Media Contact: Nathan Stoltzfus 343-7445
For Immediate Release: August 8, 1980

The BIA's Office of Indian Education Programs has appointed new chiefs for four of its six Central Office Divisions, Acting Deputy Assistant Secretary Indian Affairs Sidney Mills announced today.

Dr. Noah Allen has been named Chief of Elementary and Secondary Education; Leroy Falling, Chief of Post-Secondary Education; Carmen Taylor, Chief of Student Support Services; and Dr. Charles Cordova Chief of Exceptional Education. Student

Support Services and Exceptional Education are new divisions created in compliance with Title XI of PL 95-561, the Education Amendments of 1978.

Dr. Earl Barlow, Director of the Office of Indian Education Programs/, said “the filling of these key positions enable us to move ahead rapidly in implementing Public Law 95-561 and in providing a more relevant and quality education for Indian people.”

Allen, a member of the Euchee (Creek) tribe, now heads the division that Dr. Gabe Paxton, Acting Deputy Director of the Office, described as the heart of BIA education programs. The Division provides funding and direction for a Federal Indian school system of 224 schools that enrolls more than 43,000 Indian students. It also administers funds for special programs for more than Indian students attending public schools.

Allen has been an educator and a student of education for 28 years. The Haskell graduate received an M.A. in education from Kansas State College and a Ph.D. from the University of Oregon. From 1950 to 1957 he served as a teacher and a coach in public schools of Kansas and Oklahoma. He has been on staff of five universities as an athletic coach, professor, and from 1970 to 1974 he was coach, athletic director, and chairman of the Life Division at Haskell Indian Junior College at Lawrence, Kansas.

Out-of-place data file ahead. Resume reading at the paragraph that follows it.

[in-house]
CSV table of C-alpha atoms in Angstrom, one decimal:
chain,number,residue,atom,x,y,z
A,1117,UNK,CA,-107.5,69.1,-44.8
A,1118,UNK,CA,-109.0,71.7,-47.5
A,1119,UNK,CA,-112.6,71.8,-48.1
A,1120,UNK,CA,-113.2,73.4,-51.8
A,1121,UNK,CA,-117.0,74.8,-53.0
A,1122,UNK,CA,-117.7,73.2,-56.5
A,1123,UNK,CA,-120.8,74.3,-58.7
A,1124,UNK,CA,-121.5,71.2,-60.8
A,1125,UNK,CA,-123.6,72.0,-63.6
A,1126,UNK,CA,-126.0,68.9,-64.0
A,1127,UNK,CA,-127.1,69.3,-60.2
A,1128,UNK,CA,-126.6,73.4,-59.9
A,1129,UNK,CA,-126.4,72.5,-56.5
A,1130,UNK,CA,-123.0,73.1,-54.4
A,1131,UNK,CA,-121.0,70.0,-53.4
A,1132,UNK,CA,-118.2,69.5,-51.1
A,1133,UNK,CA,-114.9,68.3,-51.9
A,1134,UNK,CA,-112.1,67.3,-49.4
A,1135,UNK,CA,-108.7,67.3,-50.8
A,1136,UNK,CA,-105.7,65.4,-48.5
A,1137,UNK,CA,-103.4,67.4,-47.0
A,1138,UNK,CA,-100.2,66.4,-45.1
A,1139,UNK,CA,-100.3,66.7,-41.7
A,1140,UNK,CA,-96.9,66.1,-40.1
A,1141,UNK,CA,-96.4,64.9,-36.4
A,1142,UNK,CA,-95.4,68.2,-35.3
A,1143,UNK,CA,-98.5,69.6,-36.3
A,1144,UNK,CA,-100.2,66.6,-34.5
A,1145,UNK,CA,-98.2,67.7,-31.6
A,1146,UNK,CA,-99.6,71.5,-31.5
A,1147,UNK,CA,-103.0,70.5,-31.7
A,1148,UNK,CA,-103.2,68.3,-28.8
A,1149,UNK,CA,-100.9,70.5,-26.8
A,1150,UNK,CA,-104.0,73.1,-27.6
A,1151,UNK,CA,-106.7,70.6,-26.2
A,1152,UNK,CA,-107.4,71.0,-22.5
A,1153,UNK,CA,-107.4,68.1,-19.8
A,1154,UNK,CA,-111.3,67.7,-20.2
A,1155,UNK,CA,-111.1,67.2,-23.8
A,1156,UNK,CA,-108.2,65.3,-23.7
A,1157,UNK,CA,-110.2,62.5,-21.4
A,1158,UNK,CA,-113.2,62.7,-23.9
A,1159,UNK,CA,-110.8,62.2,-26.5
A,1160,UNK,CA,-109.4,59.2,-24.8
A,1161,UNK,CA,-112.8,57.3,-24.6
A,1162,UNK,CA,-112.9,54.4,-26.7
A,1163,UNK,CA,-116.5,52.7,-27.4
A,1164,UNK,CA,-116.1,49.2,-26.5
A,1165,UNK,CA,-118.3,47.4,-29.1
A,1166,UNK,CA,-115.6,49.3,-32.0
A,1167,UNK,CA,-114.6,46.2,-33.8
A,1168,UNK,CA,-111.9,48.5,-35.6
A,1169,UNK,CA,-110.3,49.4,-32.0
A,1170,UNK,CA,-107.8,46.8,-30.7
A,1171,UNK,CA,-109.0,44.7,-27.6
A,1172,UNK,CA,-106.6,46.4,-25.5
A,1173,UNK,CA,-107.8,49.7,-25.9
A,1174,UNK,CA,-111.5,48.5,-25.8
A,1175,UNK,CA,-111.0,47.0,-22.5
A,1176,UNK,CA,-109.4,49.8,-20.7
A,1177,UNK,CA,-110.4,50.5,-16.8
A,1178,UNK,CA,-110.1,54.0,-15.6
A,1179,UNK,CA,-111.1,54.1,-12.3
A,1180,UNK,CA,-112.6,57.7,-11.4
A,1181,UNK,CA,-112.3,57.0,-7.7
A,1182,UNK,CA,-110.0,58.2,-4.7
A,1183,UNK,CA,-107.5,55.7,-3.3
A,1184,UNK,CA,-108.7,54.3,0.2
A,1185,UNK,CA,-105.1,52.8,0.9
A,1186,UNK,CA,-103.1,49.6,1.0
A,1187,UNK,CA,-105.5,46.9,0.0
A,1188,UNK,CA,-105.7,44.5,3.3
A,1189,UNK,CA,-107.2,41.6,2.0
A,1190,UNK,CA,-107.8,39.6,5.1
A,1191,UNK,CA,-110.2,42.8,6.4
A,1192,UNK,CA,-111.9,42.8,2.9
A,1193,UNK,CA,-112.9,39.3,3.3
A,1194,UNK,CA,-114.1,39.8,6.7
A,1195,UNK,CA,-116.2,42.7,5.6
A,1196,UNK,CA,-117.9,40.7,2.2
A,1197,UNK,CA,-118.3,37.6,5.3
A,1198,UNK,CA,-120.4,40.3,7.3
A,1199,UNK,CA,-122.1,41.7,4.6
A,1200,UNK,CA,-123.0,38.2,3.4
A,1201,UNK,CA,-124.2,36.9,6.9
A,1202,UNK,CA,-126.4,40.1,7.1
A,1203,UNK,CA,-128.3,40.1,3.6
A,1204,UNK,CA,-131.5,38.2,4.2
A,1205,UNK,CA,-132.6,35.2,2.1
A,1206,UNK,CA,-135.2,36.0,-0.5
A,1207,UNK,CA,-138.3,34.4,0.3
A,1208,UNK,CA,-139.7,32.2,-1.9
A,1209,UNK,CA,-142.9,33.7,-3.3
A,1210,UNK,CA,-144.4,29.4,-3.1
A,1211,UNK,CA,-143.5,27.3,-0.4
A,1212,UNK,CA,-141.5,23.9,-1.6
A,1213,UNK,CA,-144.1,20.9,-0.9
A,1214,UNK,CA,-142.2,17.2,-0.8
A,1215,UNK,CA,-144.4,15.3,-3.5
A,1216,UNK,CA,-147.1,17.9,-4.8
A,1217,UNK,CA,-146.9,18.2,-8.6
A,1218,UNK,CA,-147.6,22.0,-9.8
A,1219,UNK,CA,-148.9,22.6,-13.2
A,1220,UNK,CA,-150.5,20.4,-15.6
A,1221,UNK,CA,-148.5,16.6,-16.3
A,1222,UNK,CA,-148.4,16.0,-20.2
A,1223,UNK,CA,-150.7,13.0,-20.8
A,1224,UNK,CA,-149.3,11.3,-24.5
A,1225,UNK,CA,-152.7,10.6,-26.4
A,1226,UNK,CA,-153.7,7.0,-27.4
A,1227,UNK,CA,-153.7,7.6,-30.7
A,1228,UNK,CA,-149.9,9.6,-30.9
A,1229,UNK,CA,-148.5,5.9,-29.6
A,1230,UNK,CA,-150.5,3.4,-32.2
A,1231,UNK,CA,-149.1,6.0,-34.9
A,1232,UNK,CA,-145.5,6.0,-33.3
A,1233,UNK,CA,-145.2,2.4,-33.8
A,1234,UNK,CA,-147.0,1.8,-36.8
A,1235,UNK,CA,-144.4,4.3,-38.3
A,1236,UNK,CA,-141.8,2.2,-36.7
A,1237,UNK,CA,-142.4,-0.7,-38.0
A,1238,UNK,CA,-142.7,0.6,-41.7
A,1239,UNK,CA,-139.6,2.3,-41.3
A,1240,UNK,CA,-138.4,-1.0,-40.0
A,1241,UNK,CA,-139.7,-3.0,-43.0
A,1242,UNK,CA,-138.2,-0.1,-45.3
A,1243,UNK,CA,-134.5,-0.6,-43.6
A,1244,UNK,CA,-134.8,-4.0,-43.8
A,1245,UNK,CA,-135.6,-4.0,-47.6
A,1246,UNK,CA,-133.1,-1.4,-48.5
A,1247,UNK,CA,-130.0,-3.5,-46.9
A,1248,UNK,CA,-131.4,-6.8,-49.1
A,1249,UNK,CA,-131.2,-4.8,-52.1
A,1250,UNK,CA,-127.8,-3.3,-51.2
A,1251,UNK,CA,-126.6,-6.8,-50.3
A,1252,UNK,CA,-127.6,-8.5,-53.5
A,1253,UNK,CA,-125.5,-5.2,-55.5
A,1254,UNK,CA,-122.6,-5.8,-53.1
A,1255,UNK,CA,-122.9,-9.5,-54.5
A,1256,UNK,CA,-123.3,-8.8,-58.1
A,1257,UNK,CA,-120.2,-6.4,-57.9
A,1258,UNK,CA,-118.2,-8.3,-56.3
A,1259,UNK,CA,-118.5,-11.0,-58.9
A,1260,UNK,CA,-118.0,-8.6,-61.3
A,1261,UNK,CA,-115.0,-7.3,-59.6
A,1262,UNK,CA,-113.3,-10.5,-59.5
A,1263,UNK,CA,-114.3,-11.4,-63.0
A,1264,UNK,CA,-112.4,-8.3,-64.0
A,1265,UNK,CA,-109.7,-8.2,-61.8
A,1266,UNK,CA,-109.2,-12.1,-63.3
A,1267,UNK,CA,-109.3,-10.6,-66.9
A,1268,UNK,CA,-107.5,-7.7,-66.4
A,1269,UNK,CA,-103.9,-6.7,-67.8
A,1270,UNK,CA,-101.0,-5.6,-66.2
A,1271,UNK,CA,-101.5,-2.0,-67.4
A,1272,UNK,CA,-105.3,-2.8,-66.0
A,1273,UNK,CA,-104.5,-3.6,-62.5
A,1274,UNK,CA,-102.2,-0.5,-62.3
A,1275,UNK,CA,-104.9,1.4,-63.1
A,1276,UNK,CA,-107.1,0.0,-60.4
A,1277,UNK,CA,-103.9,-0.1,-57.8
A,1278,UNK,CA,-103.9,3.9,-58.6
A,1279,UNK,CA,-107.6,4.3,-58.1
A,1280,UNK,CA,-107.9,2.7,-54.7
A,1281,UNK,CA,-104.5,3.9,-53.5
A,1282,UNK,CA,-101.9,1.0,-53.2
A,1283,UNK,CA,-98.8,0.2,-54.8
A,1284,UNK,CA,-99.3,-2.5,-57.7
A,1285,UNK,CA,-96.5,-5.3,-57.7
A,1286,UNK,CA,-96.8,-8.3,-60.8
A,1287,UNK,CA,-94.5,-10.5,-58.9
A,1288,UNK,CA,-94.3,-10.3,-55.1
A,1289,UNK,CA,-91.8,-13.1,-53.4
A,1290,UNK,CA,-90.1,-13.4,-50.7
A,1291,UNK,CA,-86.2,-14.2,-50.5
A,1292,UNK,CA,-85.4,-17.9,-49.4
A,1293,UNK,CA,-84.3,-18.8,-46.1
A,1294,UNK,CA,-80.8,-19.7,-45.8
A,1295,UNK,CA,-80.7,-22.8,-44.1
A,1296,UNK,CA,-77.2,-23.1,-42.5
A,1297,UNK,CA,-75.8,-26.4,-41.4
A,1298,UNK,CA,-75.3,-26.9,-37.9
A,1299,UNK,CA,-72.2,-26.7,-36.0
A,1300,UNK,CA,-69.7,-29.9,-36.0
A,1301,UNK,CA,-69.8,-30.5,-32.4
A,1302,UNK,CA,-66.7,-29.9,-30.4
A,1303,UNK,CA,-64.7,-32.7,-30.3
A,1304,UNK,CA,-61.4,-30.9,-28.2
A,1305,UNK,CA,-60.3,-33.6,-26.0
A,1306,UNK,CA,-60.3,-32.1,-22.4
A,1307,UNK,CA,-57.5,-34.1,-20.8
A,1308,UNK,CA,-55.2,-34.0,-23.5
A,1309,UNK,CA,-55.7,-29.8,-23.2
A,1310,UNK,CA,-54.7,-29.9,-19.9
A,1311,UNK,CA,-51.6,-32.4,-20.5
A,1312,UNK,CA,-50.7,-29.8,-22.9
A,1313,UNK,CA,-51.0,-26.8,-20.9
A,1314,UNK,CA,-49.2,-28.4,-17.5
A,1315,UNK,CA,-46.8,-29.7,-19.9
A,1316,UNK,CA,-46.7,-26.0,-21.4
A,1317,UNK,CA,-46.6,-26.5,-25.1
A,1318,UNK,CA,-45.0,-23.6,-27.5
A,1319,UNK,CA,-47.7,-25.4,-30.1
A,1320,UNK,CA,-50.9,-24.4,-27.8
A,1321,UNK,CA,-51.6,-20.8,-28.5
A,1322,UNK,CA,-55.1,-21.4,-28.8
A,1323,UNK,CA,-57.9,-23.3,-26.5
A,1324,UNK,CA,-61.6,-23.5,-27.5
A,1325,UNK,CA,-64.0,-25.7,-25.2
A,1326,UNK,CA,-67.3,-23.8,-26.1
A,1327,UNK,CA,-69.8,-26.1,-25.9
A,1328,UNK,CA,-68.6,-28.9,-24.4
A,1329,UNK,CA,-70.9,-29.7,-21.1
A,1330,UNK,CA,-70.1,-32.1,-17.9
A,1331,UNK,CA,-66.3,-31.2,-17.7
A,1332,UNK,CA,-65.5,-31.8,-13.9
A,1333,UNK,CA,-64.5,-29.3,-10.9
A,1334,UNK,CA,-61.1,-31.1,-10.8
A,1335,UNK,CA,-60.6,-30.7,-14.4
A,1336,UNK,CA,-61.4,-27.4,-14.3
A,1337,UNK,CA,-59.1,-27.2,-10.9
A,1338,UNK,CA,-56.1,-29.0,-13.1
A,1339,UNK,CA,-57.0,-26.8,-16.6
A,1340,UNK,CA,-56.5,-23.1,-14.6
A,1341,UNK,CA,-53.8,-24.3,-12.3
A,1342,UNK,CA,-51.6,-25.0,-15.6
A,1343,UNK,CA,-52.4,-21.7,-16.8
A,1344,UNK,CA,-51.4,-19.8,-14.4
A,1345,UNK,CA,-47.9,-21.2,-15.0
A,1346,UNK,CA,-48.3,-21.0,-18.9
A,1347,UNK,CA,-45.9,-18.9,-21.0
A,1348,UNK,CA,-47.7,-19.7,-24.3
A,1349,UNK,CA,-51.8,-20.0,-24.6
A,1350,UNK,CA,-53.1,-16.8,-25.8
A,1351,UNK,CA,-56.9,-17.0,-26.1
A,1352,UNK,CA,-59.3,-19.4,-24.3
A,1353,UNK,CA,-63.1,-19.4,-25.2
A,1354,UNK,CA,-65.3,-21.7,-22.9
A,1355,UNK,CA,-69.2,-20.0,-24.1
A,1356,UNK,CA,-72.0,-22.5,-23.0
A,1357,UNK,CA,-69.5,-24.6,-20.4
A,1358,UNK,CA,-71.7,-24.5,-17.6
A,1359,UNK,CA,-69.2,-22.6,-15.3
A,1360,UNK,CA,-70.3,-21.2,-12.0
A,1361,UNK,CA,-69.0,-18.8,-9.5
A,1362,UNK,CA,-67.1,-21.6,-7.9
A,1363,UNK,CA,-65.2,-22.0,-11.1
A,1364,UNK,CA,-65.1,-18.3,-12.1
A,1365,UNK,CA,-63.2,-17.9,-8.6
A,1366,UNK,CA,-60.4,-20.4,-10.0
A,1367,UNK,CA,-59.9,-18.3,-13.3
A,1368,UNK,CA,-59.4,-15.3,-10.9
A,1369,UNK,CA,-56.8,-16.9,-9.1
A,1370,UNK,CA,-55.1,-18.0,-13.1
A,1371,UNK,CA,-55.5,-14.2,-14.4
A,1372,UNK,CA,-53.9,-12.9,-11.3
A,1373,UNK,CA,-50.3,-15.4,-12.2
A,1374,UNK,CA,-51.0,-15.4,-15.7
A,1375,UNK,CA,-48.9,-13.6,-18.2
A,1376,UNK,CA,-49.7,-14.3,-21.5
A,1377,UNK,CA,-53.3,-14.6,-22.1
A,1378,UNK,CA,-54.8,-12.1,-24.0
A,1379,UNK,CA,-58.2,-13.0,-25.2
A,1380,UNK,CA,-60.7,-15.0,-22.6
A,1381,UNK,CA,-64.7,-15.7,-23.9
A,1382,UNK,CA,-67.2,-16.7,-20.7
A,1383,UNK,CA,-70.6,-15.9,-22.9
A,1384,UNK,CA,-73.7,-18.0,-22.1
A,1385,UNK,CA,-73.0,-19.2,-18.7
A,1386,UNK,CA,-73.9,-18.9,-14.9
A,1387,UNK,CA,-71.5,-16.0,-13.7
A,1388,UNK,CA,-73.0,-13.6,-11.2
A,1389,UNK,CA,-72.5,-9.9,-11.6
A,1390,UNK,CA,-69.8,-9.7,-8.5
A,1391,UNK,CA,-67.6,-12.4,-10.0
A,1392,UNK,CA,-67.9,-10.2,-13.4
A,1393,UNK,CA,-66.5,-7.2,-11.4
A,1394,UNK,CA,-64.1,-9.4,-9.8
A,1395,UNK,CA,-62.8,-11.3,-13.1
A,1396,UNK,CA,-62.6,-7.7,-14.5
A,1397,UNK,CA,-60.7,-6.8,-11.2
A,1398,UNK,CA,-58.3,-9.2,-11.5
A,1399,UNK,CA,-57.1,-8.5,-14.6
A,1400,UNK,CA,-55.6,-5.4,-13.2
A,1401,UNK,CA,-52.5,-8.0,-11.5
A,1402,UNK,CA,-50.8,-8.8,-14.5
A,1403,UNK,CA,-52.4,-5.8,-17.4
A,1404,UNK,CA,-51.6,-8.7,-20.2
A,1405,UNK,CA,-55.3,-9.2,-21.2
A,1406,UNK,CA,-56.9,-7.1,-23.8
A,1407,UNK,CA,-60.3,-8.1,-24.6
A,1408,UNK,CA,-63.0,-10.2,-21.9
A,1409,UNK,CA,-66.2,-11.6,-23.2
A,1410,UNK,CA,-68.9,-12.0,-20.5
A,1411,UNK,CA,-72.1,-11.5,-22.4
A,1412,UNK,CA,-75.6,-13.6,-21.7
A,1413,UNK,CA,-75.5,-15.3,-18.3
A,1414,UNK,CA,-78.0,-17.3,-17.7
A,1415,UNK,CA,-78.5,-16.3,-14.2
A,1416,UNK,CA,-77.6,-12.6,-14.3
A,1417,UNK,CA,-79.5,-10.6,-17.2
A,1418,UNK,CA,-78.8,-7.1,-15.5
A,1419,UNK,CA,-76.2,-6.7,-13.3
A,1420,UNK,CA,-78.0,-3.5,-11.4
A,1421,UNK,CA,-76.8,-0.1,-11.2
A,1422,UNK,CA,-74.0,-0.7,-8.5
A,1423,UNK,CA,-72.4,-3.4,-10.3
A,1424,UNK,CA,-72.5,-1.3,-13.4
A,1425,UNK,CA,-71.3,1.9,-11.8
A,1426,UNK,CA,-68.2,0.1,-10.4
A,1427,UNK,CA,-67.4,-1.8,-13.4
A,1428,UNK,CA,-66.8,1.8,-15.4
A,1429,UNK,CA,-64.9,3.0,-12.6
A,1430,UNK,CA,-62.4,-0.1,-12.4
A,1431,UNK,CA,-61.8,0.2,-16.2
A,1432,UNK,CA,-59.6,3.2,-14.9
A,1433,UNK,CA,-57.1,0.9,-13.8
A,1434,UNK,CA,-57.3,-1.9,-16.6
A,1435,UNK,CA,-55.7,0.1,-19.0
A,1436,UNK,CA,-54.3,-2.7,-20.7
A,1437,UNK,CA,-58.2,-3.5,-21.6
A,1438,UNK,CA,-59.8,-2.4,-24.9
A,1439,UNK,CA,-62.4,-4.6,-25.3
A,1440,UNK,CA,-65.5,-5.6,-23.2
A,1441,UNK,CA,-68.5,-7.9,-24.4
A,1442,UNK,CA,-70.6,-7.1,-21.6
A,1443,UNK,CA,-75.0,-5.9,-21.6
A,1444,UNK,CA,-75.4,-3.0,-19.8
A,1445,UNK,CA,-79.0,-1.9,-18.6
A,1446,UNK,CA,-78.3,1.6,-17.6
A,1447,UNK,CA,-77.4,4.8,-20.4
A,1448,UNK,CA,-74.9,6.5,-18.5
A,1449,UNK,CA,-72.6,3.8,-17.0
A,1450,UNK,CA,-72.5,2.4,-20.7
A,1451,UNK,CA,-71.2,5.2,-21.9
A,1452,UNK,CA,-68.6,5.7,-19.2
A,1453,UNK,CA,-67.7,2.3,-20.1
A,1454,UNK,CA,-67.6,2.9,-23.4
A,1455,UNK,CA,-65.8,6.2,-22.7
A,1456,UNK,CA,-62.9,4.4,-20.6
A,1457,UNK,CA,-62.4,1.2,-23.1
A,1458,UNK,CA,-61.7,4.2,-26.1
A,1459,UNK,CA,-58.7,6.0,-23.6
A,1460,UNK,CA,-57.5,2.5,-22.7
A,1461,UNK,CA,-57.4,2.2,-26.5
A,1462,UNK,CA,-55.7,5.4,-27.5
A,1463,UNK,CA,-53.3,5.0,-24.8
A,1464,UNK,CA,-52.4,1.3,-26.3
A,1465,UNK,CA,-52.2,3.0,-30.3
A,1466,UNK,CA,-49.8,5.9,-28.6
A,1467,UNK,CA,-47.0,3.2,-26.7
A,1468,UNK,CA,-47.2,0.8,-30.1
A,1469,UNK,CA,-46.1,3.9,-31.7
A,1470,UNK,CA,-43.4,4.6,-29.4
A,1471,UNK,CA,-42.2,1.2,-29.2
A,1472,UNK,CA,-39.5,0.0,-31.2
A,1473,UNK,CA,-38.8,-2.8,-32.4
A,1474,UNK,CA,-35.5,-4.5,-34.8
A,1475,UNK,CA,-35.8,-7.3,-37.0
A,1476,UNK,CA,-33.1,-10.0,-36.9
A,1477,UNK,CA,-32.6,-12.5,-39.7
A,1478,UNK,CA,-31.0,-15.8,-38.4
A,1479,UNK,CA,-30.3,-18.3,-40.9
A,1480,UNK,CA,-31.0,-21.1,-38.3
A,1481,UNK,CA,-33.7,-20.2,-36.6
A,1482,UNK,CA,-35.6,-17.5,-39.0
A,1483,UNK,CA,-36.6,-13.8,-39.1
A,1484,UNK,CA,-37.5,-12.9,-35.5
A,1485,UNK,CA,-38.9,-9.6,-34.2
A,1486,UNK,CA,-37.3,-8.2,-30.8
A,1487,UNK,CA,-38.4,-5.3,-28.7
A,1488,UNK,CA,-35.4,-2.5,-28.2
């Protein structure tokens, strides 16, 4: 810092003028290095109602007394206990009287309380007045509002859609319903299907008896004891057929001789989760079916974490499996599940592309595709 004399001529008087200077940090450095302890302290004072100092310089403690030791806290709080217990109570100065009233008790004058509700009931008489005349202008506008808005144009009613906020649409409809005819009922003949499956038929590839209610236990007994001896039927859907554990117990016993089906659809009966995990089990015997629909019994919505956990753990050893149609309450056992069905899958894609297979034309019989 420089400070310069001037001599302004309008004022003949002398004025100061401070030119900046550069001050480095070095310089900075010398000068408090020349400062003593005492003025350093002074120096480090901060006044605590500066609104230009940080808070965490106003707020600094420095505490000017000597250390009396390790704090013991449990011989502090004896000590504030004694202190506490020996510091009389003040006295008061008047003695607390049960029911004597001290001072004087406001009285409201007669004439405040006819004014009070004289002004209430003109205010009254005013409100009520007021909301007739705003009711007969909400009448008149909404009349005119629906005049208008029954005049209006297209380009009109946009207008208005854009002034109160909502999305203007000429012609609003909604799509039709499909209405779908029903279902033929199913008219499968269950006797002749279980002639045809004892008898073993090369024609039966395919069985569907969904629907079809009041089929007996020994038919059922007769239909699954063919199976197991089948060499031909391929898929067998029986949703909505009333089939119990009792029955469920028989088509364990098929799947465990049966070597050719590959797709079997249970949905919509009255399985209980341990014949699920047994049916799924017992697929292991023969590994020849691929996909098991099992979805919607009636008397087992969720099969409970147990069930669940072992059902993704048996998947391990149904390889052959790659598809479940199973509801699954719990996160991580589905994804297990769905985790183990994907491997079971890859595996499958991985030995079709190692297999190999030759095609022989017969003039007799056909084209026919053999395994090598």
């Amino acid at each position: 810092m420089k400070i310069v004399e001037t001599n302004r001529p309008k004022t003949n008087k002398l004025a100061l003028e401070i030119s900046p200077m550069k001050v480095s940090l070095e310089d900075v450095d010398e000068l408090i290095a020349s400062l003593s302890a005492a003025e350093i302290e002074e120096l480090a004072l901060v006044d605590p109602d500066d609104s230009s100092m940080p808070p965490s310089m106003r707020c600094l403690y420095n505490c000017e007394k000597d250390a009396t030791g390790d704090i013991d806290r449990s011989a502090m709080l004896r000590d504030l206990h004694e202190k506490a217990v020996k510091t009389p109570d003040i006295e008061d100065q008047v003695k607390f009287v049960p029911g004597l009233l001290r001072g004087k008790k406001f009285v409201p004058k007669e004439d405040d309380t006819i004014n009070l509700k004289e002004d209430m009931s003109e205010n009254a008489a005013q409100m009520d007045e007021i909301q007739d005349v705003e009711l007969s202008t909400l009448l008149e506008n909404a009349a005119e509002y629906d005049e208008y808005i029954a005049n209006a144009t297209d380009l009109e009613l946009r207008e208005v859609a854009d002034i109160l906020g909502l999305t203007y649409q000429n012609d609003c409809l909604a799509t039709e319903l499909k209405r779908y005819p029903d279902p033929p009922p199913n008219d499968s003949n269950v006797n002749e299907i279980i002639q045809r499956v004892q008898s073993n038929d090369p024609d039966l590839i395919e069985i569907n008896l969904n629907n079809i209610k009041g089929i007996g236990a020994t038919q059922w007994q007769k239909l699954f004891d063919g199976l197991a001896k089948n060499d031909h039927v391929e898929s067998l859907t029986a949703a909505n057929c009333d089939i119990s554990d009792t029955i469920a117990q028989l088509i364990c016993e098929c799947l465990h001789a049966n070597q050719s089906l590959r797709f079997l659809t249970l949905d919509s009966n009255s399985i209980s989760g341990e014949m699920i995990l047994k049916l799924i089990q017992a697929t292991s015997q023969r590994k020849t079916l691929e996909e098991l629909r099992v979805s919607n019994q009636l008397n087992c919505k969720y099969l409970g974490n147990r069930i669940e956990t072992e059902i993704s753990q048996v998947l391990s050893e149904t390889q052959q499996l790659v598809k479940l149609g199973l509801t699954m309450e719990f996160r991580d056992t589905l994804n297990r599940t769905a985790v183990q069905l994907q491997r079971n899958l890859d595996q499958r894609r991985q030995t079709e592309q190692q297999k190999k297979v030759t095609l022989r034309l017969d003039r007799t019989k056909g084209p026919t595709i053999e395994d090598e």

Leroy Falling, Cherokee, is in charge of the Bureau's grant assistance program for more than 20,000 Indian college students. His division administers the three Bureau post-secondary institutions and works with Indian tribally controlled community colleges.

Falling has worked in education programs of the BIA 24 years, striving to bring greater educational opportunities to Indians. His special concern is for those who have had little opportunity for education but really want to learn.

After receiving his B.A. from Anderson College in l950, Falling received an M.S. from Northern Arizona University as a prelude to doctoral studies. Warner Pacific College, where he received an A.A. in 1948, recently awarded falling an honorary doctorate of Human Letters for "contributions to the educational needs of Native Americans" through "energetic and responsible leadership within the BIA."

Carmen Taylor, a member of the Flathead Tribe, directs the new Division of Student Support Services created to improve student education outside of the classroom. This encompasses dormitory living, counseling and career guidance, testing, and activities and recreation. Taylor will be working to implement dormitory living standards and students rights regulations mandated in PL 95-561

Taylor received a B.A. from the University of Montana in 1971 and an M.E. from Montana State University in 1979. From 1971 to 1974 she was a counselor, assistant director, and director for the University of Montana's Upward Bound and Special Services Program for disadvantaged students. She has also been an education consultant for Montana's Department of Education in equal learning and opportunities.

Dr. Charles Cordova's new Division of Exceptional Education is assisting handicapped Indian students between the ages of three and21 enrolled in BIA operated or funded schools. The division is in the initial phase of implementing comprehensive special education programs in compliance with PL 95-561 and PL 94-142, the Education for all Handicapped Children Act. After receiving a B.S. in biology and chemistry and an M.S. in learning disabilities, Cordova earned a Ph.D. from the University of Northern Colorado. Cordova was assistant professor of special education at Northern Colorado University in 1973 and director of public education for the public schools in Pueblo, Colorado from 1974 to 1976. Since then he has been a state planning officer in the Department of Health, Education and Welfare. The other Central Office Divisions in the Office of Indian Education Programs are the Division of Planning and Program Development, headed by Jerry Waddell, and the Division of Management Support, with Edward Marich serving as Acting Chief.